Real-time comprehension of wh- movement in aphasia

Evidence from eyetracking while listening

Michael Walsh Dickey*, Jung Won Janet Choy, Cynthia K Thompson

*Corresponding author for this work

Research output: Contribution to journalArticle

66 Citations (Scopus)

Abstract

Sentences with non-canonical wh- movement are often difficult for individuals with agrammatic Broca's aphasia to understand (Carramazza & Zurif, 1976, inter alia). However, the explanation of this difficulty remains controversial, and little is known about how individuals with aphasia try to understand such sentences in real time. This study uses an eyetracking while listening paradigm to examine agrammatic aphasic individuals' on-line comprehension of movement sentences. Participants' eye-movements were monitored while they listened to brief stories and looked at visual displays depicting elements mentioned in the stories. The stories were followed by comprehension probes involving wh- movement. In line with previous results for young normal listeners [Sussman, R. S., & Sedivy, J. C. (2003). The time-course of processing syntactic dependencies: evidence from eye movements. Language and Cognitive Processes, 18, 143-161], the study finds that both older unimpaired control participants (n = 8) and aphasic individuals (n = 12) showed visual evidence of successful automatic comprehension of wh- questions (like "Who did the boy kiss that day at school?"). Specifically, both groups fixated on a picture corresponding to the moved element ("who," the person kissed in the story) at the position of the verb. Interestingly, aphasic participants showed qualitatively different fixation patterns for trials eliciting correct and incorrect responses. Aphasic individuals looked first to the moved-element picture and then to a competitor following the verb in the incorrect trials. However, they only showed looks to the moved-element picture for the correct trials, parallel to control participants. Furthermore, aphasic individuals' fixations during movement sentences were just as fast as control participants' fixations. These results are unexpected under slowed-processing accounts of aphasic comprehension deficits, in which the source of failed comprehension should be delayed application of the same processing routines used in successful comprehension. This pattern is also unexpected if aphasic individuals are using qualitatively different strategies than normals to comprehend such sentences, as under impaired-representation accounts of agrammatism. Instead, it suggests that agrammatic aphasic individuals may process wh- questions similarly to unimpaired individuals, but that this process often fails to facilitate off-line comprehension of sentences with wh- movement.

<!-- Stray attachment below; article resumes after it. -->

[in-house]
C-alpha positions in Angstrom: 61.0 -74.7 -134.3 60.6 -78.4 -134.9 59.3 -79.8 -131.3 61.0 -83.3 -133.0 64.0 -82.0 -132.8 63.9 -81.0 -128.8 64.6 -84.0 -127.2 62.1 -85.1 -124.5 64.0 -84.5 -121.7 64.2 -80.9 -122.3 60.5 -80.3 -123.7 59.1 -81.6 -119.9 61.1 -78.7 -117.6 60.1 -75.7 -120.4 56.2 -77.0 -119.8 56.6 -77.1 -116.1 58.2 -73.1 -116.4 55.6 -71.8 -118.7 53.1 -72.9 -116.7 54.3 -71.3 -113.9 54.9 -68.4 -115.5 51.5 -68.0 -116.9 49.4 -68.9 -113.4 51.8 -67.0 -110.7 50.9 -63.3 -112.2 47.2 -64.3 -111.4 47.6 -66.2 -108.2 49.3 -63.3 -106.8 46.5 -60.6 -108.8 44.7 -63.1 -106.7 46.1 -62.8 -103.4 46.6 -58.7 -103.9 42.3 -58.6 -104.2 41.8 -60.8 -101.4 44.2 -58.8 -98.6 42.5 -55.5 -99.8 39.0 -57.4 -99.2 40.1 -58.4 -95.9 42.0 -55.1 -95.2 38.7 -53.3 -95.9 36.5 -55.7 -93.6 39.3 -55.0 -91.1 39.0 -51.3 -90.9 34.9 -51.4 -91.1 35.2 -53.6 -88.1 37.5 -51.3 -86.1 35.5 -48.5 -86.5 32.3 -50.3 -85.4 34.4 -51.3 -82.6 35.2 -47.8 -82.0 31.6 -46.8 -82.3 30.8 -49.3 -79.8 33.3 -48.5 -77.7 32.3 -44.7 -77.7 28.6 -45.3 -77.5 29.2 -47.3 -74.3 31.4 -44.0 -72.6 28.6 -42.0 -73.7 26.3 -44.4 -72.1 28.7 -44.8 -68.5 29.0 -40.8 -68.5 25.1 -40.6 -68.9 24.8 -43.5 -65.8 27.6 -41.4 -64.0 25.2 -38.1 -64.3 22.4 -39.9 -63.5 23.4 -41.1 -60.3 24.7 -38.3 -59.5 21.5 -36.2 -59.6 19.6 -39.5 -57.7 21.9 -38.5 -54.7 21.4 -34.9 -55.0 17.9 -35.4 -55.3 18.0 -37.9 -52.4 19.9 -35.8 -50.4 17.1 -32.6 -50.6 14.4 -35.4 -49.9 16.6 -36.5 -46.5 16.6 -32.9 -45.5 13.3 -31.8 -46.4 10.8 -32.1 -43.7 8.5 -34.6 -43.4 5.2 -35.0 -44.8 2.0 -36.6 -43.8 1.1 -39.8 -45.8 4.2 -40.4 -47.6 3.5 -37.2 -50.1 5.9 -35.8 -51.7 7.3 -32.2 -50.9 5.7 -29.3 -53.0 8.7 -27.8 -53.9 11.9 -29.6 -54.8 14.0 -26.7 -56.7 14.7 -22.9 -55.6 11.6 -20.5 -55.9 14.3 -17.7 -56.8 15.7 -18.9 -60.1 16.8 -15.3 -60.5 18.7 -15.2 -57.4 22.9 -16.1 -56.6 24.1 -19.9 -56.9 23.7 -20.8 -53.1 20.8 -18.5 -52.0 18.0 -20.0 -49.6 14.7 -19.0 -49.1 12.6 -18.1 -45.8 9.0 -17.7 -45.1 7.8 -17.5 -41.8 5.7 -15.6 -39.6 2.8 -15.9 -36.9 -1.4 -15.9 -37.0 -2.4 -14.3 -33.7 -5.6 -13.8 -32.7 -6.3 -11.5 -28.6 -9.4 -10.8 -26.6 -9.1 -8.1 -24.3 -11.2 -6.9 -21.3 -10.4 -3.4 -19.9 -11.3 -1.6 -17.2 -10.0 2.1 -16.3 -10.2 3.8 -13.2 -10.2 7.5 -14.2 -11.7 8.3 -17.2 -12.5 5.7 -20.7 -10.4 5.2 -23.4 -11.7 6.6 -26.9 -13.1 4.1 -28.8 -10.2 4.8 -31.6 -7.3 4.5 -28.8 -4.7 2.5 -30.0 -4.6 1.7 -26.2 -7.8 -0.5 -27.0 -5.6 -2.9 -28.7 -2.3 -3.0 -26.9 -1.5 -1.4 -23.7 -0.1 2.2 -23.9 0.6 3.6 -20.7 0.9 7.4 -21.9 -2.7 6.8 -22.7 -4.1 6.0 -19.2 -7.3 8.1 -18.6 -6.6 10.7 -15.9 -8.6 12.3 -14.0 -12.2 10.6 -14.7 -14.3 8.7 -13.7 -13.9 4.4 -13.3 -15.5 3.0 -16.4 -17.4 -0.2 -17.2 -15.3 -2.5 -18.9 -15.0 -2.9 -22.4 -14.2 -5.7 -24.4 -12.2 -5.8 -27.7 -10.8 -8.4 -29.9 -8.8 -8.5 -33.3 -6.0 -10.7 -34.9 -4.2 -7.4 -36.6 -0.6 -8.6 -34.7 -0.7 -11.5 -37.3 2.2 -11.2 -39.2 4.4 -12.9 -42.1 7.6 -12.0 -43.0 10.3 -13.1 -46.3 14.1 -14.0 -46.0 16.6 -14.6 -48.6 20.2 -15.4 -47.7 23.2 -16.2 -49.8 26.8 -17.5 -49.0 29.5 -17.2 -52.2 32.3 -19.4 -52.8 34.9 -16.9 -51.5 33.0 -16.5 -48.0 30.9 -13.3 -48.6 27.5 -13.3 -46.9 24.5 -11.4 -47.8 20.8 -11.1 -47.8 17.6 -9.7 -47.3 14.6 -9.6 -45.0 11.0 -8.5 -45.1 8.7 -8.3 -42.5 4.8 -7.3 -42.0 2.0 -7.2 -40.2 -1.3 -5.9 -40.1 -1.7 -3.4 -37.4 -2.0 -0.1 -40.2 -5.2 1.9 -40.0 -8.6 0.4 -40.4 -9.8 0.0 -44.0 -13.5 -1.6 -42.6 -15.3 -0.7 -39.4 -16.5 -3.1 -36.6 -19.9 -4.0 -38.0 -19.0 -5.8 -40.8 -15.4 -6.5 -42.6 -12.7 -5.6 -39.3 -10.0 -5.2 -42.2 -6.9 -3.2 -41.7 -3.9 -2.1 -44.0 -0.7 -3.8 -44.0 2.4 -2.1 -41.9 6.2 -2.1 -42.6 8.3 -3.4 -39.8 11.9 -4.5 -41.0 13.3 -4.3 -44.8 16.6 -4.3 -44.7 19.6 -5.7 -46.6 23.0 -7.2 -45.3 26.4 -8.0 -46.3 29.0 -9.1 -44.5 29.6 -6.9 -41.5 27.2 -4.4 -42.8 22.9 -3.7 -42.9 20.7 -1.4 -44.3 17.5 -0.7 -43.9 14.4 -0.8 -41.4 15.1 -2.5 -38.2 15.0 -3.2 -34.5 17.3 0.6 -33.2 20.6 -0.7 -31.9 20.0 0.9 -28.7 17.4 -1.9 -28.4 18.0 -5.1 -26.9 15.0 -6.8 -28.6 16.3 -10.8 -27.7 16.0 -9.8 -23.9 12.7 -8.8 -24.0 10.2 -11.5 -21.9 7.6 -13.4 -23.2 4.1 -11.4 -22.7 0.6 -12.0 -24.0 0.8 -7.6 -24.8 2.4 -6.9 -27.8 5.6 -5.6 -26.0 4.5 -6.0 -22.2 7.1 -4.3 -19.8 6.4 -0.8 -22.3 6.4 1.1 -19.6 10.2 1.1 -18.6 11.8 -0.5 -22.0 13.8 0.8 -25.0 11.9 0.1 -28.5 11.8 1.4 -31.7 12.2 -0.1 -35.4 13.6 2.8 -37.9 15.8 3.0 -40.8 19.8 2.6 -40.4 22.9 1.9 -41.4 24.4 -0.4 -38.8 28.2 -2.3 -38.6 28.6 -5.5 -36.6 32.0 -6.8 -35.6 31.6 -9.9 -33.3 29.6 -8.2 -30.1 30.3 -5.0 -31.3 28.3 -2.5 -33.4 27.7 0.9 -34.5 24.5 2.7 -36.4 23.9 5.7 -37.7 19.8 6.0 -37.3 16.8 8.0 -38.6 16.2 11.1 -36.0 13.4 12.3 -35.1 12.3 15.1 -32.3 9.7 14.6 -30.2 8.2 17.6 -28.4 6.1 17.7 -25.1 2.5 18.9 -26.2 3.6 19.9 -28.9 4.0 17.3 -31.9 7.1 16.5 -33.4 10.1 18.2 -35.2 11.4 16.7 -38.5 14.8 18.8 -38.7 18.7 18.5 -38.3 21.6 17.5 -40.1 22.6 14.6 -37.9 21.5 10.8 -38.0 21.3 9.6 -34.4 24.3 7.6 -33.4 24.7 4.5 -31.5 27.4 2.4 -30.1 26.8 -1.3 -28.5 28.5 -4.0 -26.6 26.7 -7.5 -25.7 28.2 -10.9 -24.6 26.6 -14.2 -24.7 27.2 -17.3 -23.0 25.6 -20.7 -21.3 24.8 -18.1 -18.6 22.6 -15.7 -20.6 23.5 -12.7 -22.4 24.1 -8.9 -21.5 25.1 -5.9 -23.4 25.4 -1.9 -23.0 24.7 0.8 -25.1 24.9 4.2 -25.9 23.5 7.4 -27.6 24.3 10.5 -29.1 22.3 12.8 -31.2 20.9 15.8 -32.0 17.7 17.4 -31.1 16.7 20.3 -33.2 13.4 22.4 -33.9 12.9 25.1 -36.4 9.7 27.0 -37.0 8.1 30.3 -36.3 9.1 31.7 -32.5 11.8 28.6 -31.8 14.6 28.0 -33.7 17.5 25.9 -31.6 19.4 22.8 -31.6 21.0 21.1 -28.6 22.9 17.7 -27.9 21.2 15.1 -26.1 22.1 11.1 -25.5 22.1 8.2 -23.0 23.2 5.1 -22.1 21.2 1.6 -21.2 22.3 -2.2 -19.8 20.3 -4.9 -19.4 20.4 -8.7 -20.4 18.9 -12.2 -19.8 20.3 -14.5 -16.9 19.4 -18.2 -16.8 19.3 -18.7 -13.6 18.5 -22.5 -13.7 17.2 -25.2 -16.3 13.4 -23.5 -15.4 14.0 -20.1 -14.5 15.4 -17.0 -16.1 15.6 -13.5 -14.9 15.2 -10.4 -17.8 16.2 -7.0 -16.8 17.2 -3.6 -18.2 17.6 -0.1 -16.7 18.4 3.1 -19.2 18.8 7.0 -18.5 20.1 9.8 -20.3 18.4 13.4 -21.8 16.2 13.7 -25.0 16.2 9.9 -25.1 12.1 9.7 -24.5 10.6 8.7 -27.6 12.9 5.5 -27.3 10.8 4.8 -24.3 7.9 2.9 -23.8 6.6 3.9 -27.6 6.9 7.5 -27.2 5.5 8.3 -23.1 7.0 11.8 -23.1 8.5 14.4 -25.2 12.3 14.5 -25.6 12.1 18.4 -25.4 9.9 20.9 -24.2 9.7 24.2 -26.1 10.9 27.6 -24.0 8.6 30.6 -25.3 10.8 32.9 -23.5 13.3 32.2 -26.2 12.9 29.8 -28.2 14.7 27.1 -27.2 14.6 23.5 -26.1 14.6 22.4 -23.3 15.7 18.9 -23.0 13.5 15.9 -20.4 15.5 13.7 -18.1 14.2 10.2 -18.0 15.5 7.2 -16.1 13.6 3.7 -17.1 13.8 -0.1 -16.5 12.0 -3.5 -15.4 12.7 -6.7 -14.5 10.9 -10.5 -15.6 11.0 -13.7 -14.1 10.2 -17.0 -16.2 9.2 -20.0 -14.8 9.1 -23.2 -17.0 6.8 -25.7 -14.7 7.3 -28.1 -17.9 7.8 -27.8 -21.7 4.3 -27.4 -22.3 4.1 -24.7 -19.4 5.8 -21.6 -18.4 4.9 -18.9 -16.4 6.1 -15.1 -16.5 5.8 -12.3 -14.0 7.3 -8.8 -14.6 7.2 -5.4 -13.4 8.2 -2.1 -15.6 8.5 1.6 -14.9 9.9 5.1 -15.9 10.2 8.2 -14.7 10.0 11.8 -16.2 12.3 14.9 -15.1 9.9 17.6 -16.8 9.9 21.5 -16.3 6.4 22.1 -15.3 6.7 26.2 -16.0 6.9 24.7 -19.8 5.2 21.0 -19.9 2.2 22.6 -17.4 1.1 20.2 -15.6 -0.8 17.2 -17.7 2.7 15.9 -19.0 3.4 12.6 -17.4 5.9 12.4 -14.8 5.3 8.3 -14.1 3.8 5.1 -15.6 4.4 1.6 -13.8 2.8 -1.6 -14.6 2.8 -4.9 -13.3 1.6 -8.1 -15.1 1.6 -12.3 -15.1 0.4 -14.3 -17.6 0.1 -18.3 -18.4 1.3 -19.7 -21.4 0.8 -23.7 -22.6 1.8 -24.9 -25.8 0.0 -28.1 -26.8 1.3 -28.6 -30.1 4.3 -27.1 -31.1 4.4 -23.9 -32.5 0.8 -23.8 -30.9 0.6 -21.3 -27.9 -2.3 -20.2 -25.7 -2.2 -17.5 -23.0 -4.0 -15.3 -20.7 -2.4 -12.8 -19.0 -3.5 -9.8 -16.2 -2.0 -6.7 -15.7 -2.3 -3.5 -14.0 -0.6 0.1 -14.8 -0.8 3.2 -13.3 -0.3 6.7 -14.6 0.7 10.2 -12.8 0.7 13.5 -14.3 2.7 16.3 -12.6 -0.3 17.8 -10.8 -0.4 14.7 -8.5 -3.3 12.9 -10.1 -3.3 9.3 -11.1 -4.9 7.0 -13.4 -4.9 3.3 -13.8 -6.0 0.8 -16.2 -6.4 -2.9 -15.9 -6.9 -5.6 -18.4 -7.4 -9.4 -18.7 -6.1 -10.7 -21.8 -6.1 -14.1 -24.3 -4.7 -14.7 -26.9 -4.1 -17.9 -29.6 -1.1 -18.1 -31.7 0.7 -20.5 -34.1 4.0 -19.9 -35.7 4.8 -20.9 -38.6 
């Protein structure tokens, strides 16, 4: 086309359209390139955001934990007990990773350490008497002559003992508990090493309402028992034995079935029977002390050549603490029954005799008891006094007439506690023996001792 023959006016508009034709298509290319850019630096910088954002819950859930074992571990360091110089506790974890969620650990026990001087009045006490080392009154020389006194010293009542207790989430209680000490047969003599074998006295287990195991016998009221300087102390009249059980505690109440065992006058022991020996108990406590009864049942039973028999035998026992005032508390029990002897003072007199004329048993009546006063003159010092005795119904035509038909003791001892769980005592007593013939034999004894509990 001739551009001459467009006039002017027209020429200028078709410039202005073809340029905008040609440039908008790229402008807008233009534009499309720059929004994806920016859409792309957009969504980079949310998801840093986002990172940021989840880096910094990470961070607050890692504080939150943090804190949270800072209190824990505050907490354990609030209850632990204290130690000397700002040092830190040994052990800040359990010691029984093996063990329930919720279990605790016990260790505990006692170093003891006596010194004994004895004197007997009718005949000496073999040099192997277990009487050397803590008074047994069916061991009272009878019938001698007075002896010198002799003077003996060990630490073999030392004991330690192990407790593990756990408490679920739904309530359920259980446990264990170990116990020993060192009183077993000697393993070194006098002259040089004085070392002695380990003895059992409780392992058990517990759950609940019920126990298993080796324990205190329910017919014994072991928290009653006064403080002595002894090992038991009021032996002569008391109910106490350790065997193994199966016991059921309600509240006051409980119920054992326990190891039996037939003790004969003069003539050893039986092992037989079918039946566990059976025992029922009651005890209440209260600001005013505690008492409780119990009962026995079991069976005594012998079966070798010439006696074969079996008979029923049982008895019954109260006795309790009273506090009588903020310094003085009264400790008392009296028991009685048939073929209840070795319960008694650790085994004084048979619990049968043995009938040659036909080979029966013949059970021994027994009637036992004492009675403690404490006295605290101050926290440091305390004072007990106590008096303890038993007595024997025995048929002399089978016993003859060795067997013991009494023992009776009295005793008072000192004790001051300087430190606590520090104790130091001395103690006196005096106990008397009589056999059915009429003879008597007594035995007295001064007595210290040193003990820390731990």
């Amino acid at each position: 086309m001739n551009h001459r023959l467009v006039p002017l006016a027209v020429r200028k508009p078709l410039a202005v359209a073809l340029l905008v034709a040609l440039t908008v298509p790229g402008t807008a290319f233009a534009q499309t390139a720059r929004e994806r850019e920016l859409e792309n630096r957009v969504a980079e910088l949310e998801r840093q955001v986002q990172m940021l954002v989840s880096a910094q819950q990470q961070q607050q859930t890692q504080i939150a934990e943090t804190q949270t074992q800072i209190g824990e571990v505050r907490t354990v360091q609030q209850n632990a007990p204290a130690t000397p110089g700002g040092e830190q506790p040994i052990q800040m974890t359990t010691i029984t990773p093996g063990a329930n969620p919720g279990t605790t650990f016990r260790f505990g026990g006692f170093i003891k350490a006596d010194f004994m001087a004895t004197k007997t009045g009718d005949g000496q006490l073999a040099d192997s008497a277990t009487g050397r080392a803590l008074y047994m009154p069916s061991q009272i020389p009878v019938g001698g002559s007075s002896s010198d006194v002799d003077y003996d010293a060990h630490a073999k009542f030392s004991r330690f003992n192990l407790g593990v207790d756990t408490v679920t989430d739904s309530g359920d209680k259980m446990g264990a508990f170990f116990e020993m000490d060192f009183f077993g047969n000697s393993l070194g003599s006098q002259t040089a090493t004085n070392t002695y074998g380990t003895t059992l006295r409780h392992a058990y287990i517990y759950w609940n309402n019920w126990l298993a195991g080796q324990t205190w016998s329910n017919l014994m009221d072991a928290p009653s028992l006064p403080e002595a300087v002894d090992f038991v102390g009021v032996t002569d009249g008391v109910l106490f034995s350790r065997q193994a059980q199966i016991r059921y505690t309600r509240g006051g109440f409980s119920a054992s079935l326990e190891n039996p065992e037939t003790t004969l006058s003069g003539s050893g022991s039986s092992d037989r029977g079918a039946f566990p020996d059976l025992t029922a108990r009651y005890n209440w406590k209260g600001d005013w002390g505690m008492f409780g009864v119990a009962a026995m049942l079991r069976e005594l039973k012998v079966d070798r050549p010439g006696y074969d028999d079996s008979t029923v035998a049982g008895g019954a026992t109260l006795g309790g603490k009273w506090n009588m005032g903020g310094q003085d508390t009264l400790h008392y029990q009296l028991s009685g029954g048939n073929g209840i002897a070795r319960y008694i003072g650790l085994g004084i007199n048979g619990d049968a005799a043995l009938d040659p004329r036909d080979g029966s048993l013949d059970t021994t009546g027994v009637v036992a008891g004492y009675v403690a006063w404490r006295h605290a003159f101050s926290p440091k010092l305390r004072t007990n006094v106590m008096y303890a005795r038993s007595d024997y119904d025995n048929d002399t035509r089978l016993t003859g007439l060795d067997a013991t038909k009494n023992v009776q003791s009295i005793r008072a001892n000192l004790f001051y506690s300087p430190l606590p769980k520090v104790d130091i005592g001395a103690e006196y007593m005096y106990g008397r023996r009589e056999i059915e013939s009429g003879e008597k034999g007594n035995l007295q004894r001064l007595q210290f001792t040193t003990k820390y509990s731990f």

Original languageEnglish (US)
Pages (from-to)1-22
Number of pages22
JournalBrain and Language
Volume100
Issue number1
DOIs
StatePublished - Jan 1 2007

Fingerprint

Aphasia
speech disorder
comprehension
evidence
Broca Aphasia
Eye Movements
time
Aphasic
Wh-movement
Language
listener
deficit
paradigm
human being
language

Keywords

  • Broca's aphasia
  • Eyetracking
  • Gap-filling
  • Sentence processing
  • wh- movement

ASJC Scopus subject areas

  • Experimental and Cognitive Psychology
  • Language and Linguistics
  • Linguistics and Language
  • Cognitive Neuroscience
  • Speech and Hearing

Cite this

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title = "Real-time comprehension of wh- movement in aphasia: Evidence from eyetracking while listening",